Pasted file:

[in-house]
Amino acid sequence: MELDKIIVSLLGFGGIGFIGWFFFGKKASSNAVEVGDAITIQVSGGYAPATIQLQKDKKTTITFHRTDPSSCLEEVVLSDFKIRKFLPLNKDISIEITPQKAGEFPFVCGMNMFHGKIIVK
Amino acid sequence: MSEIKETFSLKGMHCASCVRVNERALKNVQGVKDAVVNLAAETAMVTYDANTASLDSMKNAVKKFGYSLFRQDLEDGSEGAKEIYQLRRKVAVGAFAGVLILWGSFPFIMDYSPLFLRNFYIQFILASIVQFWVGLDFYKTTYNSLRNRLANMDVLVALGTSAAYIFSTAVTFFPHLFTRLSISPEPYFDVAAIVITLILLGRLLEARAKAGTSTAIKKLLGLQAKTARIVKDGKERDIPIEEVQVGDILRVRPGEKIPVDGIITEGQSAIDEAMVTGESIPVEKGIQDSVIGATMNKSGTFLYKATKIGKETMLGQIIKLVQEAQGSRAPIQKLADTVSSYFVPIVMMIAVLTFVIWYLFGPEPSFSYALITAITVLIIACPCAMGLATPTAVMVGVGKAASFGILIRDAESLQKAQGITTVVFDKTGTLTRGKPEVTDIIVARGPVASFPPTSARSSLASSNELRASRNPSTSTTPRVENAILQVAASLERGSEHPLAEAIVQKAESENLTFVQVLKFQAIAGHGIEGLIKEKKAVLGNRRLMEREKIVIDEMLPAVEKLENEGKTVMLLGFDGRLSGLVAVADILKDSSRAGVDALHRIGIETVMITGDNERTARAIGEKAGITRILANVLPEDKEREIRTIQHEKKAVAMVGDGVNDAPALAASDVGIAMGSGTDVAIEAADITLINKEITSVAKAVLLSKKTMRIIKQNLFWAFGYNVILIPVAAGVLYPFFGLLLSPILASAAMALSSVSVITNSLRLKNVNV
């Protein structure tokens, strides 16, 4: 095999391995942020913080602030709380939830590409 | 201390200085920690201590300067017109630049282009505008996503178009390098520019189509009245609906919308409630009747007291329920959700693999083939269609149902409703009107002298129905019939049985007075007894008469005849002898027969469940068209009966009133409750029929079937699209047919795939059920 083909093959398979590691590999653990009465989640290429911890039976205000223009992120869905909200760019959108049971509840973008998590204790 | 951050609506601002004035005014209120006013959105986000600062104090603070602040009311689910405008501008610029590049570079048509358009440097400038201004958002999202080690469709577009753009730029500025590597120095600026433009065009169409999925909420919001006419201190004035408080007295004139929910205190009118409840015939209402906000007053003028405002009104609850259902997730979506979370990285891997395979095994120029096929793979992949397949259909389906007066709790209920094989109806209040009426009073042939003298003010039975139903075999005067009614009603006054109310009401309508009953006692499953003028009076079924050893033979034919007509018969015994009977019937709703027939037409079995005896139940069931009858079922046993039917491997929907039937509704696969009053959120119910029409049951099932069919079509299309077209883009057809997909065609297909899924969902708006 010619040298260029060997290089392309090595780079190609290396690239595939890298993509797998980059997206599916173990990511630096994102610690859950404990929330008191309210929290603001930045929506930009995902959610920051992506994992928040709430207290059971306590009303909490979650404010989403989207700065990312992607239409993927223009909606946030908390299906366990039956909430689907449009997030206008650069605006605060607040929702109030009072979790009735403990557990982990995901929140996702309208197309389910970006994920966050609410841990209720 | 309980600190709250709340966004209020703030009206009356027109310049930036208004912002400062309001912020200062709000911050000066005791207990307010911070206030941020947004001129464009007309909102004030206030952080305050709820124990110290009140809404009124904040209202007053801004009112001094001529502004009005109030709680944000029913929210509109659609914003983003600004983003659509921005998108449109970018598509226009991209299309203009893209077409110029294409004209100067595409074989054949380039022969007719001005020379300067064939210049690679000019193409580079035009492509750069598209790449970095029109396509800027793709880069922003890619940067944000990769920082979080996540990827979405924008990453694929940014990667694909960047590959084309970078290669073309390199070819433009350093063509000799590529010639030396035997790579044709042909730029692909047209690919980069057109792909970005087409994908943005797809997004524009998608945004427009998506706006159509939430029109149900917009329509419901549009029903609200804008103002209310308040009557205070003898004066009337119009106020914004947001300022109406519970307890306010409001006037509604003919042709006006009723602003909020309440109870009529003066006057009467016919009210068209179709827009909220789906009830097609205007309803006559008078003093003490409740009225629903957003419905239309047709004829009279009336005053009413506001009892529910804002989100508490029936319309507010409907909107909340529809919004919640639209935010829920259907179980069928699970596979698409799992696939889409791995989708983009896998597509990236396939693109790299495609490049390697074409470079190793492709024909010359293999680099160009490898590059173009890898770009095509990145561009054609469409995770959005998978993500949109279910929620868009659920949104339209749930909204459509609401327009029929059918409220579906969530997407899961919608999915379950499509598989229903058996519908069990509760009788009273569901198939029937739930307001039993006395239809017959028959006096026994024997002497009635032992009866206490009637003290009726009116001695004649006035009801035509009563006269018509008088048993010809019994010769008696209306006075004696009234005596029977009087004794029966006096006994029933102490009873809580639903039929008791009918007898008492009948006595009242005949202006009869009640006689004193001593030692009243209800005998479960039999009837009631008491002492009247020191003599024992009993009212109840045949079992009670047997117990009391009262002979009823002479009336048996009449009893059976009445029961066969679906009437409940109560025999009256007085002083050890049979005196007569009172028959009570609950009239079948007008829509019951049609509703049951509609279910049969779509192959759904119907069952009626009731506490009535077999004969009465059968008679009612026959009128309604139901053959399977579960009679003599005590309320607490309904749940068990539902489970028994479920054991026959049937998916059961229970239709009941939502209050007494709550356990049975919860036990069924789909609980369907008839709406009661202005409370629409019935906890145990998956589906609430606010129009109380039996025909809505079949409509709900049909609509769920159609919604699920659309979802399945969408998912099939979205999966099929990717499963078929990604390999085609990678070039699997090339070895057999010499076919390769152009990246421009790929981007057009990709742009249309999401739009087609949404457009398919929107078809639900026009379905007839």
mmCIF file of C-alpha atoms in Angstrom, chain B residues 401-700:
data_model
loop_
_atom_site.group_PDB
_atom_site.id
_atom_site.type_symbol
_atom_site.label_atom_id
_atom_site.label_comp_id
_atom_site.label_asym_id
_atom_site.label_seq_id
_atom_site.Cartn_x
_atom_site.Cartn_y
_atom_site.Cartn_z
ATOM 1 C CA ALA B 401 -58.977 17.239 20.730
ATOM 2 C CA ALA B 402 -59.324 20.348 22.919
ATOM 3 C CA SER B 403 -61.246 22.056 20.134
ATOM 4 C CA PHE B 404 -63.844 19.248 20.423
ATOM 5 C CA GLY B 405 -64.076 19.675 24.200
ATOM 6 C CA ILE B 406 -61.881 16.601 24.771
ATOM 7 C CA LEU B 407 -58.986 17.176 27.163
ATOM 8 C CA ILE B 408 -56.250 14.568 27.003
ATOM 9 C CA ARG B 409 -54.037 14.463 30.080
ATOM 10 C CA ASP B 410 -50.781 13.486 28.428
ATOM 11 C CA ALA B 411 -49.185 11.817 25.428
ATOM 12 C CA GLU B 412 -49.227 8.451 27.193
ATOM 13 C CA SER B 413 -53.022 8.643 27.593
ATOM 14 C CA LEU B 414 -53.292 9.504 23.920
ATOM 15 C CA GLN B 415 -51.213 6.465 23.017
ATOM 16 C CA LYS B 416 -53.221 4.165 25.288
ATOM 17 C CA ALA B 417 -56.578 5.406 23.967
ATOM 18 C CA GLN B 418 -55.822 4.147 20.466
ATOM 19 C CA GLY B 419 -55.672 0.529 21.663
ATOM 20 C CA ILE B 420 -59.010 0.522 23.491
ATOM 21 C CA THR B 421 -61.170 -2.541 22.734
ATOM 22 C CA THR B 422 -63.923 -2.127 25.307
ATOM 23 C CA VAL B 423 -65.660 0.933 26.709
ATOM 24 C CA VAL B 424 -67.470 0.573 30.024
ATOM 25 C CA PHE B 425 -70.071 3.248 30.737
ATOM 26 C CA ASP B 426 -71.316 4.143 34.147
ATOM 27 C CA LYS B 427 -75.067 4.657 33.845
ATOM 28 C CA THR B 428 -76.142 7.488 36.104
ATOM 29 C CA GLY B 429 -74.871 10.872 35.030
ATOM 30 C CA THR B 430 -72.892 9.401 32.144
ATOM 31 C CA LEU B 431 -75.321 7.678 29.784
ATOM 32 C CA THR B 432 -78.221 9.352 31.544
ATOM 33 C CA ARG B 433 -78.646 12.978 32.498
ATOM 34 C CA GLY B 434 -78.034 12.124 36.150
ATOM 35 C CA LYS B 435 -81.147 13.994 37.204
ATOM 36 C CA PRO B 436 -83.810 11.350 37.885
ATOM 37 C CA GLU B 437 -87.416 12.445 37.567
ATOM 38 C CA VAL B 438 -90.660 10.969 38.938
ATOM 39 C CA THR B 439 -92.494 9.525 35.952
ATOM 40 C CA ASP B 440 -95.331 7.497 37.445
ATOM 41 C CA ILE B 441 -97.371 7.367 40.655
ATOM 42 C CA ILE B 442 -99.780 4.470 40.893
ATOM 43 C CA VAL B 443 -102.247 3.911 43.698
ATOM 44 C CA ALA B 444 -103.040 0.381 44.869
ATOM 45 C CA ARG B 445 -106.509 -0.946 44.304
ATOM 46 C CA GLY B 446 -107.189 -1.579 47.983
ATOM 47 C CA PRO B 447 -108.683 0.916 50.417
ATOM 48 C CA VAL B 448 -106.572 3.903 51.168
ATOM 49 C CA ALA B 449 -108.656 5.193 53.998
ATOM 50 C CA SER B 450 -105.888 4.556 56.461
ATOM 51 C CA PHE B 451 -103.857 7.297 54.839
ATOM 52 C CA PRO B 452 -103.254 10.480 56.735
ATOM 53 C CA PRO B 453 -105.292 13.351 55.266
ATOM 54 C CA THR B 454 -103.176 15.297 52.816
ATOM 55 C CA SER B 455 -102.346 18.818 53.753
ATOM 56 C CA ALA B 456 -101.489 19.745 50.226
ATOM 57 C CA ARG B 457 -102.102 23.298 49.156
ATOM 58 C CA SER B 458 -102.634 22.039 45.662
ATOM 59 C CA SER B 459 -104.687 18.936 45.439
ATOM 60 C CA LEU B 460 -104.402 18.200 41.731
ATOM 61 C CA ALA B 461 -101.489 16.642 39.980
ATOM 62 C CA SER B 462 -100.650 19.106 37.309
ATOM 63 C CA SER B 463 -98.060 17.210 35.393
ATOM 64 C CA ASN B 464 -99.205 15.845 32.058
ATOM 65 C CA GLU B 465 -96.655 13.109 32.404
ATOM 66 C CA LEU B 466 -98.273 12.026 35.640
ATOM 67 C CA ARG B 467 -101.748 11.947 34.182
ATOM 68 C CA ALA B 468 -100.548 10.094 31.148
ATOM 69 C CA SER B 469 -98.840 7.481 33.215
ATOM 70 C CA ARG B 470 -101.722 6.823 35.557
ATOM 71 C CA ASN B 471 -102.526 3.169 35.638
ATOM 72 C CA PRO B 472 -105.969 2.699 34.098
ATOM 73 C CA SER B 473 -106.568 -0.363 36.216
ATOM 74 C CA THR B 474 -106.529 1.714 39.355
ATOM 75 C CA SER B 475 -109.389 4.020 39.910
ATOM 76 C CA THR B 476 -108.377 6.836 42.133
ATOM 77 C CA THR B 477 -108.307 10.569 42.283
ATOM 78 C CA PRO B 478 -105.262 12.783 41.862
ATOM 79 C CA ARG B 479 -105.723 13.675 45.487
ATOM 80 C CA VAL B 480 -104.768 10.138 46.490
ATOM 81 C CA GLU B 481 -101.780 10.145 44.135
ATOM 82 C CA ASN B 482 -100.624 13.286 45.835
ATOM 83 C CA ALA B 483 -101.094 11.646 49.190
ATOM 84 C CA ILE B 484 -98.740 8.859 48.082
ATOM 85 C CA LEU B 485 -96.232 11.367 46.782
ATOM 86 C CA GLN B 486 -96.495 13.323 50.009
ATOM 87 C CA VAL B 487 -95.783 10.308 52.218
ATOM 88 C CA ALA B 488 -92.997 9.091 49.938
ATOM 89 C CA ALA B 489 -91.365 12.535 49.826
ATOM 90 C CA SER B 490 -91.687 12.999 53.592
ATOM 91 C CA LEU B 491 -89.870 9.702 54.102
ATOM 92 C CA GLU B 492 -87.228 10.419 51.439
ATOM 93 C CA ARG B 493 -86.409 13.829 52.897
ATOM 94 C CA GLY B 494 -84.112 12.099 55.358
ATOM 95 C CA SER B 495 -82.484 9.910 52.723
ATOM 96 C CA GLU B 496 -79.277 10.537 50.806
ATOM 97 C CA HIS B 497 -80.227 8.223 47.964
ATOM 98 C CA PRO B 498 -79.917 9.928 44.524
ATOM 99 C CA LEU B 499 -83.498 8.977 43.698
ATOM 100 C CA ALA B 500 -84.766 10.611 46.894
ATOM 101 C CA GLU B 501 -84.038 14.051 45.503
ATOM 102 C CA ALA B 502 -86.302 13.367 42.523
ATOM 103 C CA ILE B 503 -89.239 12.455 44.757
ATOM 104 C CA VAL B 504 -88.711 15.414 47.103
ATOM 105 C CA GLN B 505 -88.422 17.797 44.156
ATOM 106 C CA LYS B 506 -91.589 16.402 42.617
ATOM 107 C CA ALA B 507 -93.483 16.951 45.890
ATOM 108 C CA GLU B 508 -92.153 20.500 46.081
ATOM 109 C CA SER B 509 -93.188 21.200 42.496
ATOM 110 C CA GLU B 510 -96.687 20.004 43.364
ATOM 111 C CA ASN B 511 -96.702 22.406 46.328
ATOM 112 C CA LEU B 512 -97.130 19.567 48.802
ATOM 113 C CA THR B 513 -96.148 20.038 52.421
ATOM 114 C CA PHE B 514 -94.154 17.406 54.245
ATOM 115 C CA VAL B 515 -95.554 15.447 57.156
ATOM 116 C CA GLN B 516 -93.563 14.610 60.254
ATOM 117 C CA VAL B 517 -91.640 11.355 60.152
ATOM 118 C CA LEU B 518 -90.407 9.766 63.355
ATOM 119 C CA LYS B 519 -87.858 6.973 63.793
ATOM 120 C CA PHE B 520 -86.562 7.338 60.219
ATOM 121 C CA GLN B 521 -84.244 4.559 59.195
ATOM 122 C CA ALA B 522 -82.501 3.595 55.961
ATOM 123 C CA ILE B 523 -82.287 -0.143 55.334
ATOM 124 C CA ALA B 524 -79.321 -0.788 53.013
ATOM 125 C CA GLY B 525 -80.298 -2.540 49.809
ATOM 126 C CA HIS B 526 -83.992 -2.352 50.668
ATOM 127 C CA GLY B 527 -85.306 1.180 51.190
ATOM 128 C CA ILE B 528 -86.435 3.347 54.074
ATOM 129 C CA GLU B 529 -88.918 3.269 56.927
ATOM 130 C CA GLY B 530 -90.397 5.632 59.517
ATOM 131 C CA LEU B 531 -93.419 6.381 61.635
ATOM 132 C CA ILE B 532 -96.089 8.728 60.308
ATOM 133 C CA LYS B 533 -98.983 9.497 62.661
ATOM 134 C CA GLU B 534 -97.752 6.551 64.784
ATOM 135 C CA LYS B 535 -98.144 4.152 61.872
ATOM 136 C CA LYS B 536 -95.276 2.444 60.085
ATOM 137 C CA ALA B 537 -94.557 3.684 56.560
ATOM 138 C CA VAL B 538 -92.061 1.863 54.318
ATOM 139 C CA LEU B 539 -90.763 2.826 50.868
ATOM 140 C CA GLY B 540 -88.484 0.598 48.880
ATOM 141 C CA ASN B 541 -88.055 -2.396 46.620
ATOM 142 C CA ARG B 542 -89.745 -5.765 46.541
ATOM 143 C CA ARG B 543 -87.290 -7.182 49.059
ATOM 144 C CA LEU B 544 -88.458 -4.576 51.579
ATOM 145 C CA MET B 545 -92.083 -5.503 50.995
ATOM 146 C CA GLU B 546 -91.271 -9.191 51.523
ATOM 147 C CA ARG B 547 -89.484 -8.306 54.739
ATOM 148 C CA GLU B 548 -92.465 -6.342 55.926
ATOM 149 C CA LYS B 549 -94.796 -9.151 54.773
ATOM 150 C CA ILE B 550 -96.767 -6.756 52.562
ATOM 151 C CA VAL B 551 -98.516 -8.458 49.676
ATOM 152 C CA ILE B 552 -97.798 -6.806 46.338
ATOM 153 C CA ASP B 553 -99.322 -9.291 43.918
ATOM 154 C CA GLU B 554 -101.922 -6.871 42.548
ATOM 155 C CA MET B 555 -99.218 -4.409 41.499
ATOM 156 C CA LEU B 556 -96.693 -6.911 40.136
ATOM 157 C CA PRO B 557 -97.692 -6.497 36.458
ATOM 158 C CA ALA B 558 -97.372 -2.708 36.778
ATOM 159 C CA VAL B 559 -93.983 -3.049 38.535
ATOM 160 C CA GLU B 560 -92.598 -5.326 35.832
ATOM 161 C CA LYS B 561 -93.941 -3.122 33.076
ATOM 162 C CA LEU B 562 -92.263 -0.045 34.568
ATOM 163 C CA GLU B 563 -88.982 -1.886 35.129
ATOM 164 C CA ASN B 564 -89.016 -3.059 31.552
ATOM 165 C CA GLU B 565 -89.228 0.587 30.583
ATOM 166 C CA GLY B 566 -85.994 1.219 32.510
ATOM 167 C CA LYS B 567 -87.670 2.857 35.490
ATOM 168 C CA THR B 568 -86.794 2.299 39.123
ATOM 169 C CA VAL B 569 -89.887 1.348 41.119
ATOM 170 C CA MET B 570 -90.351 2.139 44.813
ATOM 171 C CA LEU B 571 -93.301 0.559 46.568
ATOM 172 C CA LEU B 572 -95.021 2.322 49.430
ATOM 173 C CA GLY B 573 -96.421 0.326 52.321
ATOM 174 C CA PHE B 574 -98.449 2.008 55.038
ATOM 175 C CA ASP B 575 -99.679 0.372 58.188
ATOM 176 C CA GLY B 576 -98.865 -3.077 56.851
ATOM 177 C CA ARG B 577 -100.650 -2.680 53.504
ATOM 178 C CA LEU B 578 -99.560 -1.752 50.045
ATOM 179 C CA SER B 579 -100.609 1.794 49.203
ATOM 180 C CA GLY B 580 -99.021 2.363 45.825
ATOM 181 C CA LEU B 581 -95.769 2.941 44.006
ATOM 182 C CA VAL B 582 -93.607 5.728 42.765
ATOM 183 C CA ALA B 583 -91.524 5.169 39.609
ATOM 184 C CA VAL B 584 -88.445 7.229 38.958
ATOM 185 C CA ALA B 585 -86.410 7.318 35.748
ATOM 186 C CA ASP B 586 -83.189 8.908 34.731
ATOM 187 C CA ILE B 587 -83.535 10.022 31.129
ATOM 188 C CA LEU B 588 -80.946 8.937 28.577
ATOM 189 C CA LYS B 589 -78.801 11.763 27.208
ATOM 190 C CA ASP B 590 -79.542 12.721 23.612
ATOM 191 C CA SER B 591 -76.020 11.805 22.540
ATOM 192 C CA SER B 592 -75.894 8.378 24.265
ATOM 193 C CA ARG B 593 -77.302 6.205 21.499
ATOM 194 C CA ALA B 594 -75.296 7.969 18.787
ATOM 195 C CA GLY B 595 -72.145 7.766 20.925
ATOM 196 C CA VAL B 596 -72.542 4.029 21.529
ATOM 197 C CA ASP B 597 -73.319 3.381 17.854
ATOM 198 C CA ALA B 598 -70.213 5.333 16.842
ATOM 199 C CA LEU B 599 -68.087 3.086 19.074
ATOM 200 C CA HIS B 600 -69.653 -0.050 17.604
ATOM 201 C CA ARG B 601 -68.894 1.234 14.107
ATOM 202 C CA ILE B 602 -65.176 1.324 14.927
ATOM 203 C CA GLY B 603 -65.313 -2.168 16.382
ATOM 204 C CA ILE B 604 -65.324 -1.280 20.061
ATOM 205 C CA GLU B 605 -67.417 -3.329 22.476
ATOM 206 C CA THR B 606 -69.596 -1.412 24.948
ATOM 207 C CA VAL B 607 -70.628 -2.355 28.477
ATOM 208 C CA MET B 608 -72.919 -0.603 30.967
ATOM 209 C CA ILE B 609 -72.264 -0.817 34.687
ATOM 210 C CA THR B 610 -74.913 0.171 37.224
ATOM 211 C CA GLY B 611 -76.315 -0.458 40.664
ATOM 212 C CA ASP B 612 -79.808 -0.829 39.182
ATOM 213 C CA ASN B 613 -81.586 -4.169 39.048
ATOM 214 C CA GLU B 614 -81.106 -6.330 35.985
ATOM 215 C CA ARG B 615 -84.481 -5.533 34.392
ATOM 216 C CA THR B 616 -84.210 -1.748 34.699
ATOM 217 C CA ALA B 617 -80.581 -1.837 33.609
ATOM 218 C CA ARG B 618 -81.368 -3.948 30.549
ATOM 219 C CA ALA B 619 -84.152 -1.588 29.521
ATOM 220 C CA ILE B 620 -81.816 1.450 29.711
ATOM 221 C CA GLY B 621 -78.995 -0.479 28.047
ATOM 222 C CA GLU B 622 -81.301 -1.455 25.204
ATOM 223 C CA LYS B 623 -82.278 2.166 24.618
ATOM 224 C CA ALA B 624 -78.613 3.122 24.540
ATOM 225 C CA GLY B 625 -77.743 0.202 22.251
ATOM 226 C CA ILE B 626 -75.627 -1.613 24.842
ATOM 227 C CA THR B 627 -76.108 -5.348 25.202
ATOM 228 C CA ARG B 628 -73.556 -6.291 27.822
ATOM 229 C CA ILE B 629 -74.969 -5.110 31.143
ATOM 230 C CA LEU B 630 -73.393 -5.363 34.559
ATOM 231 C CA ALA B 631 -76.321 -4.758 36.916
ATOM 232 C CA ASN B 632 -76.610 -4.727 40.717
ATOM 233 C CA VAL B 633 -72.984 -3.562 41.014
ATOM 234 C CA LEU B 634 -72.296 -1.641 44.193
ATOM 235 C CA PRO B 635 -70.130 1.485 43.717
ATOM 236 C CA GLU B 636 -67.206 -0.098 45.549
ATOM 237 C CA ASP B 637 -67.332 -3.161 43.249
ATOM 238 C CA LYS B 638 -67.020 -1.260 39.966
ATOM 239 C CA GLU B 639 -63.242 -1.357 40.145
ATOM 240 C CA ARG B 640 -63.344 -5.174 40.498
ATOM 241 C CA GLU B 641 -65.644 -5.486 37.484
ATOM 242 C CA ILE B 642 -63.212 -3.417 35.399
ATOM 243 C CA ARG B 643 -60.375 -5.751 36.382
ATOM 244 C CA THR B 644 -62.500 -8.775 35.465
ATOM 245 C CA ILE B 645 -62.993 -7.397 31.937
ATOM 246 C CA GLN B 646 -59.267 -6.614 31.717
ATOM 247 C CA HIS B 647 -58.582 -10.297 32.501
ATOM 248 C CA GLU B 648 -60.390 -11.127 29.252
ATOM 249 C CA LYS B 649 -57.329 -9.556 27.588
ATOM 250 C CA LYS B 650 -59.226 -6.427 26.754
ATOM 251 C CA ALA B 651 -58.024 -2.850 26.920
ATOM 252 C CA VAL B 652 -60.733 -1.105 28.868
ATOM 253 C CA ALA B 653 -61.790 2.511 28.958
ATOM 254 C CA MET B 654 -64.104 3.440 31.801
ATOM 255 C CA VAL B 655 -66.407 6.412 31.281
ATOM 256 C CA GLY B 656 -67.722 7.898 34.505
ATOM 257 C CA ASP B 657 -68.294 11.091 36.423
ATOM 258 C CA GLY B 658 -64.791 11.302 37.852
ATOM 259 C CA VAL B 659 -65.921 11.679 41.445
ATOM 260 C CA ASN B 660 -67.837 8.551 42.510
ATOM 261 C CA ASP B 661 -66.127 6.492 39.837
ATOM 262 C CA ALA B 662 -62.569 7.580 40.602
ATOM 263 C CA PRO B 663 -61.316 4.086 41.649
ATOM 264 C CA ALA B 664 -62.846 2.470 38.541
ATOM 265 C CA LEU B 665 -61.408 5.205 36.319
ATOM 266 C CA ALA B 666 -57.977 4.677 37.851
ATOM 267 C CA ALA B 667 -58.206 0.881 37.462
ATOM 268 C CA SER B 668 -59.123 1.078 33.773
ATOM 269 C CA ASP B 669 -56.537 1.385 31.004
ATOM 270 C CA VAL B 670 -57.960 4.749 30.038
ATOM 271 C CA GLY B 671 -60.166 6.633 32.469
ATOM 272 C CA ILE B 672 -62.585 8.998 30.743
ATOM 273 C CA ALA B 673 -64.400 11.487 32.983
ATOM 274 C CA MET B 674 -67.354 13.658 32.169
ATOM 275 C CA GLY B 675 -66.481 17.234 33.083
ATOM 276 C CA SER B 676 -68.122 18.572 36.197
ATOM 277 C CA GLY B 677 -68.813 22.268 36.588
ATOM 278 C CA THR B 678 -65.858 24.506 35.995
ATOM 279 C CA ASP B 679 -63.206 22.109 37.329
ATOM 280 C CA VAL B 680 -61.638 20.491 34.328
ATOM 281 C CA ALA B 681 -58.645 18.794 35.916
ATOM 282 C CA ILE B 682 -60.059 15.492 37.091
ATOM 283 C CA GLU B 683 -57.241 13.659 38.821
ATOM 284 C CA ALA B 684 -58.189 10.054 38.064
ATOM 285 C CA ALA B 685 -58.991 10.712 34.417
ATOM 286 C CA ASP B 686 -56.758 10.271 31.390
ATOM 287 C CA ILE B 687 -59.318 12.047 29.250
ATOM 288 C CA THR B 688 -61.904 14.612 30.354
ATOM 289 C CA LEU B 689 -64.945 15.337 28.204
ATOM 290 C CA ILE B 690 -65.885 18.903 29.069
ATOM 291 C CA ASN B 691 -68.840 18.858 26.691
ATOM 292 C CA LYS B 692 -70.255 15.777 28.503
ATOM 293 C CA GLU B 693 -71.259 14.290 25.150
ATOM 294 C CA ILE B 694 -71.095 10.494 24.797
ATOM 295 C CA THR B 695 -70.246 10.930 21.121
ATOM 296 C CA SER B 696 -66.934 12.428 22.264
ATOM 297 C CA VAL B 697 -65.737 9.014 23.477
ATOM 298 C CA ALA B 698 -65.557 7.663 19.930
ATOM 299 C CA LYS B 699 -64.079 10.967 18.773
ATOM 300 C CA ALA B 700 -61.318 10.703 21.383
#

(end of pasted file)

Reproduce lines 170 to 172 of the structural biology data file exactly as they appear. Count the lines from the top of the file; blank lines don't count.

ATOM 153 C CA ASP B 553 -99.322 -9.291 43.918
ATOM 154 C CA GLU B 554 -101.922 -6.871 42.548
ATOM 155 C CA MET B 555 -99.218 -4.409 41.499